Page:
Pre-eclampsia is a hypertensive disorder of pregnancy. Two other symptoms, proteinuria and edema (generalized fluid retention or swelling), complete the classic triad of pre-eclampsia. Pre-eclampsia is much more common in the first pregnancy (3-5% of births) and usually becomes evident in the third trimester (always after the 20th week of pregnancy).

Pre-eclampsia is thought to be caused by mysterious toxins secreted by the placenta acting on the vascular endothelium. If severe, it progresses to fulminant pre-eclampsia, with headaches and visual disturbances.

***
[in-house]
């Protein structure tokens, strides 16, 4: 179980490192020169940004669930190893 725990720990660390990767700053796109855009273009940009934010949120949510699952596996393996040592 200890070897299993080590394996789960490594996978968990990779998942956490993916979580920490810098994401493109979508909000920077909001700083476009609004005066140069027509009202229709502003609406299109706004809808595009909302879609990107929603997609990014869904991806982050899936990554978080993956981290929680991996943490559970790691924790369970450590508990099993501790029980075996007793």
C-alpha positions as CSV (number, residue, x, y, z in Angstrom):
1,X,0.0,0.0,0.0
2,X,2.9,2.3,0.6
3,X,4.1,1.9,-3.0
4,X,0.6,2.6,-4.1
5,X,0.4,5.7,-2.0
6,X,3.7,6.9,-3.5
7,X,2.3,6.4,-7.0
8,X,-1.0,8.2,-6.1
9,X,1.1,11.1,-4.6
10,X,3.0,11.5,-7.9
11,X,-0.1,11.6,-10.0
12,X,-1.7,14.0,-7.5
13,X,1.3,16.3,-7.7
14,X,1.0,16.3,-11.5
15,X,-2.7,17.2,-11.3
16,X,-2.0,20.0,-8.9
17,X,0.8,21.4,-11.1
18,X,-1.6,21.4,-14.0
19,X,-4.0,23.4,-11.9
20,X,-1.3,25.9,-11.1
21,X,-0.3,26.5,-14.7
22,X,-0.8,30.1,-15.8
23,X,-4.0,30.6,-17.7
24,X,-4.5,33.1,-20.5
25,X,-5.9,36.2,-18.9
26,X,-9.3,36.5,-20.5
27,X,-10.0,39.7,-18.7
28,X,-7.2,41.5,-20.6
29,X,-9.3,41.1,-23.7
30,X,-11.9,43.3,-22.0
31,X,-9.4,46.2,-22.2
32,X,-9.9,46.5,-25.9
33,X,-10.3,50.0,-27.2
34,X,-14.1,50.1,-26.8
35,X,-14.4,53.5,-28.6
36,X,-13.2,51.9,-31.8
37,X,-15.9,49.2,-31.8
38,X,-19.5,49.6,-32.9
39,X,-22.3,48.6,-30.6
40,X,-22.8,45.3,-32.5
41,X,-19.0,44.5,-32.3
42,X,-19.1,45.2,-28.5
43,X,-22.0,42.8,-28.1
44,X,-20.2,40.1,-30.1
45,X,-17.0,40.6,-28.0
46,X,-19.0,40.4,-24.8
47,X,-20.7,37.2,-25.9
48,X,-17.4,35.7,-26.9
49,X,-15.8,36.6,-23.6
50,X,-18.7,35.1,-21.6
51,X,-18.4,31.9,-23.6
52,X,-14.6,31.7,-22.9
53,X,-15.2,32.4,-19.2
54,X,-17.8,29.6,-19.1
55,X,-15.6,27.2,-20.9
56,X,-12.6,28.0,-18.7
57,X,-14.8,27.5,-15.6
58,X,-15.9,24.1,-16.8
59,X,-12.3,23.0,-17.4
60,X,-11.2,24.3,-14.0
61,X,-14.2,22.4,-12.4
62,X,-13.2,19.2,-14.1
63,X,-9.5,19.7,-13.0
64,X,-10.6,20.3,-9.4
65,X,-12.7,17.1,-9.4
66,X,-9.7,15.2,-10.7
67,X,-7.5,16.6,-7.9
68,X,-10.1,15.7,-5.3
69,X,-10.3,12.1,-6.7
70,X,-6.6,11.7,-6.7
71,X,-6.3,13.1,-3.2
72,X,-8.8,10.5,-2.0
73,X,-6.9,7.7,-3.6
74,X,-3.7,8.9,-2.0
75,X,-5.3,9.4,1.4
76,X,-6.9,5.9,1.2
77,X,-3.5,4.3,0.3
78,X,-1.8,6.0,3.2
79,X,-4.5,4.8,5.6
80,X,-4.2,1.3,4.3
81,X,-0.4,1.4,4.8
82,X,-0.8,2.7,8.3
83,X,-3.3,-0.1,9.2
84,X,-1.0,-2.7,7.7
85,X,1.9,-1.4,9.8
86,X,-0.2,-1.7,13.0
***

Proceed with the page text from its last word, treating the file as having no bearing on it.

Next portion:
This is a prelude to eclampsia, an extreme form of pre-eclampsia characterized by seizures or coma in a patient with no previous neurological history. Eclampsia affects less than 1% of all pregnancies.

Eclampsia is a life threatening condition, not only for the developing fetus but for the mother as well.

The only treatment for eclampsia, or advancing pre-eclampsia is delivery, either by induction or Caesarean section. Women can be stabilized temporarily with magnesium sulphate. Delivery as early as 28 weeks is not unknown.

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